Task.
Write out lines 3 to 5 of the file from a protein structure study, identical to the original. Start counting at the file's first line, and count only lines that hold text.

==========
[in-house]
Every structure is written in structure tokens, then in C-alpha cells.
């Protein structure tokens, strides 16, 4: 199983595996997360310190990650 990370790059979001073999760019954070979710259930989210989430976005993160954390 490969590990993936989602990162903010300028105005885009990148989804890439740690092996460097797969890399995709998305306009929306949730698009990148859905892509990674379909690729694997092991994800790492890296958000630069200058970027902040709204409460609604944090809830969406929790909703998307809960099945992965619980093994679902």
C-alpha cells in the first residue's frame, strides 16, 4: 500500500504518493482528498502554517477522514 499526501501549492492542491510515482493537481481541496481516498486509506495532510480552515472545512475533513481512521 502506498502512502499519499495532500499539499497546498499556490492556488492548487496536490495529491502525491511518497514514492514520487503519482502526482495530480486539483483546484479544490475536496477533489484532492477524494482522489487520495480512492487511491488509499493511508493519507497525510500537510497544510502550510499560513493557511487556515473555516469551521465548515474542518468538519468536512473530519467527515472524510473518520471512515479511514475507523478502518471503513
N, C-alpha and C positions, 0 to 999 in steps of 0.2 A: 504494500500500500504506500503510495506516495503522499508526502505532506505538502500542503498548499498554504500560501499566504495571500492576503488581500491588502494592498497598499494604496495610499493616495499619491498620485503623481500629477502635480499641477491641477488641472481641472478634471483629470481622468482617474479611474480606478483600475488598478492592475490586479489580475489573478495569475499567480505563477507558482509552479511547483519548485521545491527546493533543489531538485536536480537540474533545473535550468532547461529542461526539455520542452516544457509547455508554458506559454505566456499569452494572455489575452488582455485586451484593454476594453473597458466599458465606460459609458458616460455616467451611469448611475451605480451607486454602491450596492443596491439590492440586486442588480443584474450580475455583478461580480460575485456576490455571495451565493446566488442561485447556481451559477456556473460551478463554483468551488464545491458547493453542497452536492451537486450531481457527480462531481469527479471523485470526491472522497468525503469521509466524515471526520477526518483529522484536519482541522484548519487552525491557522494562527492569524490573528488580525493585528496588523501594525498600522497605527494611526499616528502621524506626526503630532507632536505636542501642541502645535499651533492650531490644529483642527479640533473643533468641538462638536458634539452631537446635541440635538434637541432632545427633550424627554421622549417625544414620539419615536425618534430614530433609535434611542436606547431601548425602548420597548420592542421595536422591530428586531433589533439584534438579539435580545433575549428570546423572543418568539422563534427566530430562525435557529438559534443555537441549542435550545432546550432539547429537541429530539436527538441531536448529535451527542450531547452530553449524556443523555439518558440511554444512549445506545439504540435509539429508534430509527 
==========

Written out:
């Protein structure tokens, strides 16, 4: 199983595996997360310190990650 990370790059979001073999760019954070979710259930989210989430976005993160954390 490969590990993936989602990162903010300028105005885009990148989804890439740690092996460097797969890399995709998305306009929306949730698009990148859905892509990674379909690729694997092991994800790492890296958000630069200058970027902040709204409460609604944090809830969406929790909703998307809960099945992965619980093994679902």
C-alpha cells in the first residue's frame, strides 16, 4: 500500500504518493482528498502554517477522514 499526501501549492492542491510515482493537481481541496481516498486509506495532510480552515472545512475533513481512521 502506498502512502499519499495532500499539499497546498499556490492556488492548487496536490495529491502525491511518497514514492514520487503519482502526482495530480486539483483546484479544490475536496477533489484532492477524494482522489487520495480512492487511491488509499493511508493519507497525510500537510497544510502550510499560513493557511487556515473555516469551521465548515474542518468538519468536512473530519467527515472524510473518520471512515479511514475507523478502518471503513
N, C-alpha and C positions, 0 to 999 in steps of 0.2 A: 504494500500500500504506500503510495506516495503522499508526502505532506505538502500542503498548499498554504500560501499566504495571500492576503488581500491588502494592498497598499494604496495610499493616495499619491498620485503623481500629477502635480499641477491641477488641472481641472478634471483629470481622468482617474479611474480606478483600475488598478492592475490586479489580475489573478495569475499567480505563477507558482509552479511547483519548485521545491527546493533543489531538485536536480537540474533545473535550468532547461529542461526539455520542452516544457509547455508554458506559454505566456499569452494572455489575452488582455485586451484593454476594453473597458466599458465606460459609458458616460455616467451611469448611475451605480451607486454602491450596492443596491439590492440586486442588480443584474450580475455583478461580480460575485456576490455571495451565493446566488442561485447556481451559477456556473460551478463554483468551488464545491458547493453542497452536492451537486450531481457527480462531481469527479471523485470526491472522497468525503469521509466524515471526520477526518483529522484536519482541522484548519487552525491557522494562527492569524490573528488580525493585528496588523501594525498600522497605527494611526499616528502621524506626526503630532507632536505636542501642541502645535499651533492650531490644529483642527479640533473643533468641538462638536458634539452631537446635541440635538434637541432632545427633550424627554421622549417625544414620539419615536425618534430614530433609535434611542436606547431601548425602548420597548420592542421595536422591530428586531433589533439584534438579539435580545433575549428570546423572543418568539422563534427566530430562525435557529438559534443555537441549542435550545432546550432539547429537541429530539436527538441531536448529535451527542450531547452530553449524556443523555439518558440511554444512549445506545439504540435509539429508534430509527 